Fluoride in water 'illegal'
Local body councils are breaking the law and breaching human rights by fluoridating water supplies, an anti-fluoride group has told the High Court at New Plymouth.
The group, Health New Zealand, yesterday opened its test case targeting the South Taranaki District Council's decision to fluoridate water supplies in Patea and Waverley.
The outcome of the judicial review, being heard before Justice Hansen, could have implications for councils nationwide. About 10 people are attending the two-day hearing and a large media contingent is present to report on the potentially landmark case which puts New Zealand law - or the lack of it - under the microscope.
Following a consultative process, the South Taranaki council decided in December last year to go ahead with fluoridation of both communities' water supplies. Yesterday, Health NZ lawyer Lisa Hansen, of Christchurch, called for the court to quash the council's decision.
Hansen said the decision was unlawful because the council had no power to add fluoride to its water supply, which she alleged was for therapeutic purposes.
Fluoridation also breached section 11 of the New Zealand Bill of Rights Act, which gave people the right to refuse to undergo medical treatment, Ms Hansen said.
Individuals and corporations could not lawfully supply water to members of the community which was intended to have therapeutic purposes, she said. Water fluoridation was an exercise of regulatory power which could not be exercised by an individual, she said.
"It is an inherently monopolistic activity that is also characterised as coercive since residents are practicably unable to opt out of the scheme and are effectively required to consume fluoridated water." For example, people were unable to avoid fluoride when buying a coffee or eating out.
While fluoride might have been lawful once, under the now defunct Municipal Corporations Act, it was no longer legal, Hansen said.
And the scientific understanding of how fluoride worked was now quite different from years past. Since 1999, experts had determined that fluoride worked primarily topically to control dental caries (such as by using fluoride toothpaste), rather than systemically (through drinking it in water), she said.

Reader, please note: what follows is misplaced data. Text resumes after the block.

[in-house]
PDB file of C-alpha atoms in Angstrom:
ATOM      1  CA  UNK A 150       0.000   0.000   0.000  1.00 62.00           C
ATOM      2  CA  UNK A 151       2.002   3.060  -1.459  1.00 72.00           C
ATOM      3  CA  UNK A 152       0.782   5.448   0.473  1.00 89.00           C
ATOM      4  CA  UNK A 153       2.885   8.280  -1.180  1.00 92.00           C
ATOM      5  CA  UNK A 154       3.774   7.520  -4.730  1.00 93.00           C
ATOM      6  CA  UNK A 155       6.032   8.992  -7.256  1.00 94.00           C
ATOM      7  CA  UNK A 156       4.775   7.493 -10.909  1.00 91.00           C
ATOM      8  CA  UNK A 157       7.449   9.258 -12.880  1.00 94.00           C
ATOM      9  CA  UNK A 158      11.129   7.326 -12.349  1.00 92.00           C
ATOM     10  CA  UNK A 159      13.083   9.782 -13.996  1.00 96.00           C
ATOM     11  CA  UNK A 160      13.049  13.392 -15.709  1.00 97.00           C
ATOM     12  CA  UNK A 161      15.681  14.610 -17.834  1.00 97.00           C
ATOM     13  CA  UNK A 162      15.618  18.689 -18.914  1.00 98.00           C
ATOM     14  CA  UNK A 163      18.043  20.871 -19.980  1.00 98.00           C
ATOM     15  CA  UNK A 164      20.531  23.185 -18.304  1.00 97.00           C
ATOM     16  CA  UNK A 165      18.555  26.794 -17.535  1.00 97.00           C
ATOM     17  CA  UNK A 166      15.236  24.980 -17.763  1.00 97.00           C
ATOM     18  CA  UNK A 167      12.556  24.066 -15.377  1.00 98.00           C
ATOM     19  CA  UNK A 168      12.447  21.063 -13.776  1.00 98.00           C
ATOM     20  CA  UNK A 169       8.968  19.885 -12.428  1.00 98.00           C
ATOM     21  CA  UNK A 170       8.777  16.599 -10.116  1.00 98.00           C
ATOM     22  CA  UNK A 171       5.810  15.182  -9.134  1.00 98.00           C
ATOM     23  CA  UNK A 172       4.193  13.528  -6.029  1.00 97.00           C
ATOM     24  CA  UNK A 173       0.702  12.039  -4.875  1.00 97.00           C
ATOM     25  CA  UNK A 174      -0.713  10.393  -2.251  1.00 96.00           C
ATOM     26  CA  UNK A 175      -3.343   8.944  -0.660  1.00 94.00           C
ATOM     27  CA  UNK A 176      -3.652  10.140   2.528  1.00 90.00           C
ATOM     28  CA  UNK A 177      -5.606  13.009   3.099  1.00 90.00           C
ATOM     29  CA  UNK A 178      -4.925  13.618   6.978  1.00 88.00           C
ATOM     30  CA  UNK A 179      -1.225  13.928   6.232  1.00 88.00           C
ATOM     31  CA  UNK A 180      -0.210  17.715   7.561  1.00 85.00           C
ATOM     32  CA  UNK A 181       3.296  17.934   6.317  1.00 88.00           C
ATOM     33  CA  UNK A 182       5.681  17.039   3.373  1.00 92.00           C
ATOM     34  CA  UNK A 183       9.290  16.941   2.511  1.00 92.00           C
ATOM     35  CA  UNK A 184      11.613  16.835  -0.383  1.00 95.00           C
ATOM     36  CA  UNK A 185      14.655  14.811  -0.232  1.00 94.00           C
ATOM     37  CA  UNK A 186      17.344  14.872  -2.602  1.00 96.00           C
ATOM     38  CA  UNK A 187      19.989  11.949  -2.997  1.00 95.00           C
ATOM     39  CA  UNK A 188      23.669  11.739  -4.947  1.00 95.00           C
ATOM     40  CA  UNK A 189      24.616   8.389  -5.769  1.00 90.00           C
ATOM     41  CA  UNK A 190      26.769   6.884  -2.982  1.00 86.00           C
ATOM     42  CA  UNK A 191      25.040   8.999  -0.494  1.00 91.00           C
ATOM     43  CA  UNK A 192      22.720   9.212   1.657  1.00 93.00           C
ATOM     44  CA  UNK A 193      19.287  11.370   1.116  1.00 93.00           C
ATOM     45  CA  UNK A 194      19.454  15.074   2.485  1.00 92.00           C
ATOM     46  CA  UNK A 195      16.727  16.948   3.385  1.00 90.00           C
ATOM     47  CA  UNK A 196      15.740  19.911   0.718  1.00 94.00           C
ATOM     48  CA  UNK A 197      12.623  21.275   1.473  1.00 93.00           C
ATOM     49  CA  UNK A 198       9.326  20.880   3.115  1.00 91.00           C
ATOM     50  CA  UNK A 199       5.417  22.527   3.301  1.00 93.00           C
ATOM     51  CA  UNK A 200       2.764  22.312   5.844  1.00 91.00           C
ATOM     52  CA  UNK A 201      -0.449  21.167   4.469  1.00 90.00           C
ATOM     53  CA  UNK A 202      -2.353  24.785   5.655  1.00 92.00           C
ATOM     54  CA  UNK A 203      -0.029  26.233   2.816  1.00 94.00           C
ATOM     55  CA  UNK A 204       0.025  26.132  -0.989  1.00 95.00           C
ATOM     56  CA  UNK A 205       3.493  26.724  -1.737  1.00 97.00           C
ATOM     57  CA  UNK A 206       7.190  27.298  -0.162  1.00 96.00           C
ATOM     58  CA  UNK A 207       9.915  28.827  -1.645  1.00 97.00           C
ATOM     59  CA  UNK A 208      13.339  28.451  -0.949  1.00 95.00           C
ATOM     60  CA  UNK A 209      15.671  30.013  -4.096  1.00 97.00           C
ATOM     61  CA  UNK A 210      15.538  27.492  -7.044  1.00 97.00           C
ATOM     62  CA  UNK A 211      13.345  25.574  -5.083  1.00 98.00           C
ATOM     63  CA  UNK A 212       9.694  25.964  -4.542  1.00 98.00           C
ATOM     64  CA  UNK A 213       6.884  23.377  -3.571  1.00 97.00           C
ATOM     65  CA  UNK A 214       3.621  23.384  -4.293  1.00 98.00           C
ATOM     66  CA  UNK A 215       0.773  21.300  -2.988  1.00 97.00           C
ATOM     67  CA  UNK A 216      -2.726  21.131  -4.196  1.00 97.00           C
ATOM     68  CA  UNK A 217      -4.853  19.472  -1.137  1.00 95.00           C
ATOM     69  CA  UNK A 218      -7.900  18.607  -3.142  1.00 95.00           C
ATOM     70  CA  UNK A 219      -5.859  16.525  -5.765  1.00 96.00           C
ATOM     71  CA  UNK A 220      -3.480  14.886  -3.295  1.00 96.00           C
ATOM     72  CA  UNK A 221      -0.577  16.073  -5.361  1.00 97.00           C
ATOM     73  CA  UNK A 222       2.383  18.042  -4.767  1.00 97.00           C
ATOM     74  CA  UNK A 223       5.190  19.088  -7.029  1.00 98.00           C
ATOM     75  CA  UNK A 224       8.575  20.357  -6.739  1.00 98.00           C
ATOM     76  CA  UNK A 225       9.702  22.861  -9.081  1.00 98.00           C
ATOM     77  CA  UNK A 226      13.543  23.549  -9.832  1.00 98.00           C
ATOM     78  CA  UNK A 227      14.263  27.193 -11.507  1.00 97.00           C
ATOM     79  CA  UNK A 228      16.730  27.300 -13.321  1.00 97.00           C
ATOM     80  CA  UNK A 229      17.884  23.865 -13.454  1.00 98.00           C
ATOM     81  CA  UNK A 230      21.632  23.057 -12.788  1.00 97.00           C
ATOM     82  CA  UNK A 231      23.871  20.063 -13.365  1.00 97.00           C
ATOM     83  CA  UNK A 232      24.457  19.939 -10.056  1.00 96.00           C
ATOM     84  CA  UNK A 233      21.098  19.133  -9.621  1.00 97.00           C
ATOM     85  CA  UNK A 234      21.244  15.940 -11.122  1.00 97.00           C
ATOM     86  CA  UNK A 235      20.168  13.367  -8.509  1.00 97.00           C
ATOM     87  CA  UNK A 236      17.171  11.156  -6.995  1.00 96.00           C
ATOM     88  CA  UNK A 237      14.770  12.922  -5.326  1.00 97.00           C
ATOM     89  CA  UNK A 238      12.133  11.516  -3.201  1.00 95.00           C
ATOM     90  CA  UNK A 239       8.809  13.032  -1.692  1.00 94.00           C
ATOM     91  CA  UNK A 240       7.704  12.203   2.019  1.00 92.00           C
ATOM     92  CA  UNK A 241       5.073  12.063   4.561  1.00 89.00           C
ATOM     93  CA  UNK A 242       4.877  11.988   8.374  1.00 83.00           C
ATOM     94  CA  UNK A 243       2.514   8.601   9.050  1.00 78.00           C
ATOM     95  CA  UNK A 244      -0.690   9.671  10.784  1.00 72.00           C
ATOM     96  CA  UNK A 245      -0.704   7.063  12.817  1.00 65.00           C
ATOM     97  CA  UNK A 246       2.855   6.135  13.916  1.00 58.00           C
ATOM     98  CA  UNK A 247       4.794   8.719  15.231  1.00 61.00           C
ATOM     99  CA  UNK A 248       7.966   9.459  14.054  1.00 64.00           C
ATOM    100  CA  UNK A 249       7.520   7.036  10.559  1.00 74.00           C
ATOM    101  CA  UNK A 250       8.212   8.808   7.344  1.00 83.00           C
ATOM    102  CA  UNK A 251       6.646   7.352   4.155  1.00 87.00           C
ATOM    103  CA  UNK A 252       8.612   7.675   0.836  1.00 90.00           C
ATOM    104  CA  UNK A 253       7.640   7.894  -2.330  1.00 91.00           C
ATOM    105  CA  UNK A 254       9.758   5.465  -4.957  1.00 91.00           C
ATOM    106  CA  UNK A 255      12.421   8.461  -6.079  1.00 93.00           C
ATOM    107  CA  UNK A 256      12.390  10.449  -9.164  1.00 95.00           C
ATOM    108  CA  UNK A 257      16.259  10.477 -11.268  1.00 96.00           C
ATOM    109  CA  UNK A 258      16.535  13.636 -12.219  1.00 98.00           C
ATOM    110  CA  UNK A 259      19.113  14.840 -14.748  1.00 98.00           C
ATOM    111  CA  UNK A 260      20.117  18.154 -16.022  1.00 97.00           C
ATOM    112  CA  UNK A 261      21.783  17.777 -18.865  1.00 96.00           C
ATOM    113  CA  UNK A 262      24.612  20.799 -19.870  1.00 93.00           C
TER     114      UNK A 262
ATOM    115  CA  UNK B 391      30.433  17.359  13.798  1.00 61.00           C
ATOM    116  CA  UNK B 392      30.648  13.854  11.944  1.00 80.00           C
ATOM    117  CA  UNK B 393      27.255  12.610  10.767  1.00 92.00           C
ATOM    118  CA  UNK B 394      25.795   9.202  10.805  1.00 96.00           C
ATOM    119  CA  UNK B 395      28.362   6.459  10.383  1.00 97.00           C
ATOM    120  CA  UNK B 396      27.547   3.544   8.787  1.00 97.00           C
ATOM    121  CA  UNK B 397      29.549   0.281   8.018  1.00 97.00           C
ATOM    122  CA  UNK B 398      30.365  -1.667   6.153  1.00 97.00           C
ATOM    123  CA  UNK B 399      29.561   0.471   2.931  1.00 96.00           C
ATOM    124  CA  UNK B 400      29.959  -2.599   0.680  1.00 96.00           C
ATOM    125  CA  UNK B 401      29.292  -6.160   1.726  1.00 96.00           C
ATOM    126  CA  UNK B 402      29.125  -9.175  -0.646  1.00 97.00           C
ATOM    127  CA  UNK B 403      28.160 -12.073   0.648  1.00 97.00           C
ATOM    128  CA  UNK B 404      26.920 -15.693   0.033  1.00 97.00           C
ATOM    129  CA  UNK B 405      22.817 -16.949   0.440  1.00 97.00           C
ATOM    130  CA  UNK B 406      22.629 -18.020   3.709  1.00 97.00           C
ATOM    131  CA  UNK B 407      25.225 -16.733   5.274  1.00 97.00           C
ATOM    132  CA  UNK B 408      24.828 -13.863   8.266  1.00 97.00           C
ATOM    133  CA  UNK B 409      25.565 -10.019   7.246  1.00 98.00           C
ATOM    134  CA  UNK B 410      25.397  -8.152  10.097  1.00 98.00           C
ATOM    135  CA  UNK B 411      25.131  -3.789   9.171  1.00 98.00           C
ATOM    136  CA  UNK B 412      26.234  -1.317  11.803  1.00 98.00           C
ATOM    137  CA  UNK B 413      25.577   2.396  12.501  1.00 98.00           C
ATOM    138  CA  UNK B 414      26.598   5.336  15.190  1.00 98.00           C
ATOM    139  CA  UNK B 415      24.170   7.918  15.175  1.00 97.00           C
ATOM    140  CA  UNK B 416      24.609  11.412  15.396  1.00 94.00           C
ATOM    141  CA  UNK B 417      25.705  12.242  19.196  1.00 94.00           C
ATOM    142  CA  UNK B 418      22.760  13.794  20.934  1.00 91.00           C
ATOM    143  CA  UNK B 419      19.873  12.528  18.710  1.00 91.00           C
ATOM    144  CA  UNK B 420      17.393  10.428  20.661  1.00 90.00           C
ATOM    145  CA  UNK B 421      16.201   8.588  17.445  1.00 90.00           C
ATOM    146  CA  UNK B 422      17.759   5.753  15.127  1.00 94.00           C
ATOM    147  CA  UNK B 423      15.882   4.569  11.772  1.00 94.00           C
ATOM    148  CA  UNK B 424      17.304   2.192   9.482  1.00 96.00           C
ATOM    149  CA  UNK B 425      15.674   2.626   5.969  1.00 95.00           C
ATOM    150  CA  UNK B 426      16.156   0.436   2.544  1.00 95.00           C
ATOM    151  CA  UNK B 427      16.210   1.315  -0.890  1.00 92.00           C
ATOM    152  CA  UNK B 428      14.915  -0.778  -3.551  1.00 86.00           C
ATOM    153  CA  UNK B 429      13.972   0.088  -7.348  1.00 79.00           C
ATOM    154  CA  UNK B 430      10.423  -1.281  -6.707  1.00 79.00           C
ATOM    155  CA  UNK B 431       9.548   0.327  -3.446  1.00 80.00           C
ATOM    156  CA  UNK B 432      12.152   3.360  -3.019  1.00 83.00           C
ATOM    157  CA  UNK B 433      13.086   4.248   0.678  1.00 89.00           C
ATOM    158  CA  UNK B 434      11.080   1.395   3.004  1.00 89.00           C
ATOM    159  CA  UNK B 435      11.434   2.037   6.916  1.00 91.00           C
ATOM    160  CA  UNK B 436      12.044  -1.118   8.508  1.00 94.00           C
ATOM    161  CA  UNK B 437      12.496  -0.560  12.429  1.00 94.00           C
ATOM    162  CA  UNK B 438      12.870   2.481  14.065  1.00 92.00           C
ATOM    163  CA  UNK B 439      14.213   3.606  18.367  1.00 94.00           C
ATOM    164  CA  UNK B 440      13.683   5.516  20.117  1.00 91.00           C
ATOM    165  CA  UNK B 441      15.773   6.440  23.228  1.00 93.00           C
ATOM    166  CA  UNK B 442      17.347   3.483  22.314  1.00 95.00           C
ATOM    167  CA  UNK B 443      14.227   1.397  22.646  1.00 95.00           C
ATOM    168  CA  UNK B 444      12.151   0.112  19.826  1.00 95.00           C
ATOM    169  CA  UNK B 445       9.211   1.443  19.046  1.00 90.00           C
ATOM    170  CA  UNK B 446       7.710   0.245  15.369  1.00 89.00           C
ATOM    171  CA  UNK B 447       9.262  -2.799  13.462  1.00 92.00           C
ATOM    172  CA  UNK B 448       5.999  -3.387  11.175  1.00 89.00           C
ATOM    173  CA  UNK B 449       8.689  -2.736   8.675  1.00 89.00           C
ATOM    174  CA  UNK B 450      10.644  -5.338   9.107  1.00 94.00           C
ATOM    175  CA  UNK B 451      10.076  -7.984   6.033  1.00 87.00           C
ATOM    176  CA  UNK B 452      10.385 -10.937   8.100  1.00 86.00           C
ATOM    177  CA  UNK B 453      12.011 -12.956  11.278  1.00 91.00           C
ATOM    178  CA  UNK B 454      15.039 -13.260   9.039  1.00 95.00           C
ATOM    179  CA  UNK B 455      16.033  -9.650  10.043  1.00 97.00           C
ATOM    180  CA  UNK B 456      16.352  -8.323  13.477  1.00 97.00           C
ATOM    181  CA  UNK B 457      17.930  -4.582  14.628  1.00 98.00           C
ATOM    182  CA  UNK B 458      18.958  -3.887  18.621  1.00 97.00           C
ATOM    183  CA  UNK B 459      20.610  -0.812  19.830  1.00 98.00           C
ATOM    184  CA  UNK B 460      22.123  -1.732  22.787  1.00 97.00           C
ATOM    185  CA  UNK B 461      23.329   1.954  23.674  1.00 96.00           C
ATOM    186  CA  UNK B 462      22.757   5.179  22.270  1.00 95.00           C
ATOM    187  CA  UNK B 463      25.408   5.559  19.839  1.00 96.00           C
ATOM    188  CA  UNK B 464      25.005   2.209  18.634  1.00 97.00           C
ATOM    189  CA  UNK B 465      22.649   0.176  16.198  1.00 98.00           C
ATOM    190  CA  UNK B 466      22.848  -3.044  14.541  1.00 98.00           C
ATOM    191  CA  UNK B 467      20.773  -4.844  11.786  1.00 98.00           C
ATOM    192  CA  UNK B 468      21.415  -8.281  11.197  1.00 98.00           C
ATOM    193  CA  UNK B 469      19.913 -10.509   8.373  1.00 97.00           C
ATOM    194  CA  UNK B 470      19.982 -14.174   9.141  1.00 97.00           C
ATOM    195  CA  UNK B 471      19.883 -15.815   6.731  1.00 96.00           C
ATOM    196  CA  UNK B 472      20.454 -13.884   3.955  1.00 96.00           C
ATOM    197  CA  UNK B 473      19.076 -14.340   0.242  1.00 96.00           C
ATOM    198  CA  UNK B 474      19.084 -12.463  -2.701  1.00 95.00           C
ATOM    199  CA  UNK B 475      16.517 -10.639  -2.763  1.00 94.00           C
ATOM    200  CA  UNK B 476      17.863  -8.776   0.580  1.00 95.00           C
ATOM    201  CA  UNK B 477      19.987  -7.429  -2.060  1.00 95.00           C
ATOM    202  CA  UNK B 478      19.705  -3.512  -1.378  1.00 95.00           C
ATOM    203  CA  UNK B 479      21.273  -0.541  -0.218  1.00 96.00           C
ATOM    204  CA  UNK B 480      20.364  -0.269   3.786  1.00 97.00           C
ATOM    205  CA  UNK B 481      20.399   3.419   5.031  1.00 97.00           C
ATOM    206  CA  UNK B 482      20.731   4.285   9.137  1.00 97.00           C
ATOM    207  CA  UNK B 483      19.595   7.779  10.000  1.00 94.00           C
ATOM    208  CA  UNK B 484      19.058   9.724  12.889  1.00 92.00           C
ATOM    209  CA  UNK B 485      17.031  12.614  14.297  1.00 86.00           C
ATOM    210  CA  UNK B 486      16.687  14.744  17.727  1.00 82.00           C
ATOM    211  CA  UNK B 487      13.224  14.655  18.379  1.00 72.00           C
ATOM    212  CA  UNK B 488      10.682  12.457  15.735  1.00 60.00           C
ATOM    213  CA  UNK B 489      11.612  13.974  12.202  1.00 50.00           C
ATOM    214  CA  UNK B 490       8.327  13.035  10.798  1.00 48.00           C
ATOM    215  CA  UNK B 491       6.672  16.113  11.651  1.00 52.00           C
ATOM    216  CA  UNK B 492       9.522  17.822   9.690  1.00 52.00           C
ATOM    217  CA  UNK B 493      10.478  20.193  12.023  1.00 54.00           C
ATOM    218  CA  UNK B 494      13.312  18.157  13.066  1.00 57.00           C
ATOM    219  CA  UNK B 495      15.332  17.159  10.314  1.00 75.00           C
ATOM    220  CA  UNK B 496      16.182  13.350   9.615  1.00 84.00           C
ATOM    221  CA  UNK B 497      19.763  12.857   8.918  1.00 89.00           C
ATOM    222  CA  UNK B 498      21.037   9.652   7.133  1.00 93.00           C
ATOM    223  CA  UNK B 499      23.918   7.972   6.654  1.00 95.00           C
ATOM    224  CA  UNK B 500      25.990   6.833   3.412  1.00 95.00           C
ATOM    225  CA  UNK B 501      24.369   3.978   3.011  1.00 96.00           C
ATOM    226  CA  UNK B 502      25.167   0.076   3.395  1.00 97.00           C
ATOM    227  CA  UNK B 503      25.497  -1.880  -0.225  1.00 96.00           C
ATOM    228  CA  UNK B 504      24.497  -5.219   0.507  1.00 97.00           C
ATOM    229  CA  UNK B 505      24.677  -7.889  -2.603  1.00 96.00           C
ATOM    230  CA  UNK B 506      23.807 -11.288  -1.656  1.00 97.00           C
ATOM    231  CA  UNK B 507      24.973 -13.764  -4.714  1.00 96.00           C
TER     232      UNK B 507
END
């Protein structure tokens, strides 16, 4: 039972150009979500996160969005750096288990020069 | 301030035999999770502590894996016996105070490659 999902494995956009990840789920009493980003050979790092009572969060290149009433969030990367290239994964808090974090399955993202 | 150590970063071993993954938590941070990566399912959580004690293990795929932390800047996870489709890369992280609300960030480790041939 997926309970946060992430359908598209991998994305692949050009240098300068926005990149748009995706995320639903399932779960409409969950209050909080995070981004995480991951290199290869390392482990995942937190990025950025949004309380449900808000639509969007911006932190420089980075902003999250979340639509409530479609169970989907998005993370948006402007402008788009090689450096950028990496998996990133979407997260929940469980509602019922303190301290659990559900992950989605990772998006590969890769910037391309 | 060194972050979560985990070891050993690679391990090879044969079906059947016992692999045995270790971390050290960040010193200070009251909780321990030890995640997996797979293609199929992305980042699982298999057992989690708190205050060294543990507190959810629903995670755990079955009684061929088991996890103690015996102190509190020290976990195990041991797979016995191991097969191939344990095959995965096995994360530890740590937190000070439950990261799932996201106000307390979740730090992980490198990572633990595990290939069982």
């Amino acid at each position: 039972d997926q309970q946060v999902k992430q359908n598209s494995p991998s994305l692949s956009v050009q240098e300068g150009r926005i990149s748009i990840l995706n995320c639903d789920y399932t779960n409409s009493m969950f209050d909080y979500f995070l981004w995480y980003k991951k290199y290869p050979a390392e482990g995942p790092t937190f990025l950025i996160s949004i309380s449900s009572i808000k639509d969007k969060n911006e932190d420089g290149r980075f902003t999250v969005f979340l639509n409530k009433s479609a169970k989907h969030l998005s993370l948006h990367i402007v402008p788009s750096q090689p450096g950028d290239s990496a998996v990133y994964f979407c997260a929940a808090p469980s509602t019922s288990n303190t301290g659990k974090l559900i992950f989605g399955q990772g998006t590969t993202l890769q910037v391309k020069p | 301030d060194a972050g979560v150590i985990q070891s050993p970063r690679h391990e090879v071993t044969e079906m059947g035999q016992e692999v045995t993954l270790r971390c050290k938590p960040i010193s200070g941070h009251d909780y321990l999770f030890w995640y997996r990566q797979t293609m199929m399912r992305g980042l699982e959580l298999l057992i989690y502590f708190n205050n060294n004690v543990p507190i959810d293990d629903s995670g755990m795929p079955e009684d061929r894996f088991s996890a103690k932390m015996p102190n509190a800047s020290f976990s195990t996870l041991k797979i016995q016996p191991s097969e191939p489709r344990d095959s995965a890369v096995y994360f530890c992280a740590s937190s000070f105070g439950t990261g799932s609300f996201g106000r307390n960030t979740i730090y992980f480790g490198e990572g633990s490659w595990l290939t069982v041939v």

Justice Hansen asked if it was not a naturally occurring mineral and levels fluctuated naturally in water supplies across the world.
Hansen agreed, saying that in one area in India it was very high and the water supply required de-fluoridation to reduce adverse effects. Of the 7 billion people in the world only 369 million had fluoridated water supplies, she said. Most European countries did not put fluoride in their water.
A total of 48 per cent of New Zealanders lived with fluoridation. Of the 67 local authorities, 22 did fluoridate, she said. Tooth decay was not caused by a lack of fluoride. Regular brushing, a healthy diet and regular checkups were most effective in preventing tooth decay.
Justice Hansen asked for Hansen to concentrate on the main issues of law because he was unable to make any findings on disputed areas of fact.
Hansen said the Local Government Act did not give the power to fluoridate. The framework under which councils now operated was significantly changed. And Parliament had never done anything about legislating for fluoride, she said.
The court expects to hear arguments today in support of fluoridation from the council, represented by counsel Duncan Laing and Hamish Harwood, and also from Austin Powell representing the attorney-general.
At one point Justice Hansen joked there were far too many Hansens involved in the case, noting none were related.
The anti-fluoride movement has gathered strength in New Zealand.
Following an extensive submission process two years ago - much of it from the lobbyists - the New Plymouth District Council removed fluoride from the public water supply. Conversely in Hamilton, a public poll supported a return to fluoridation.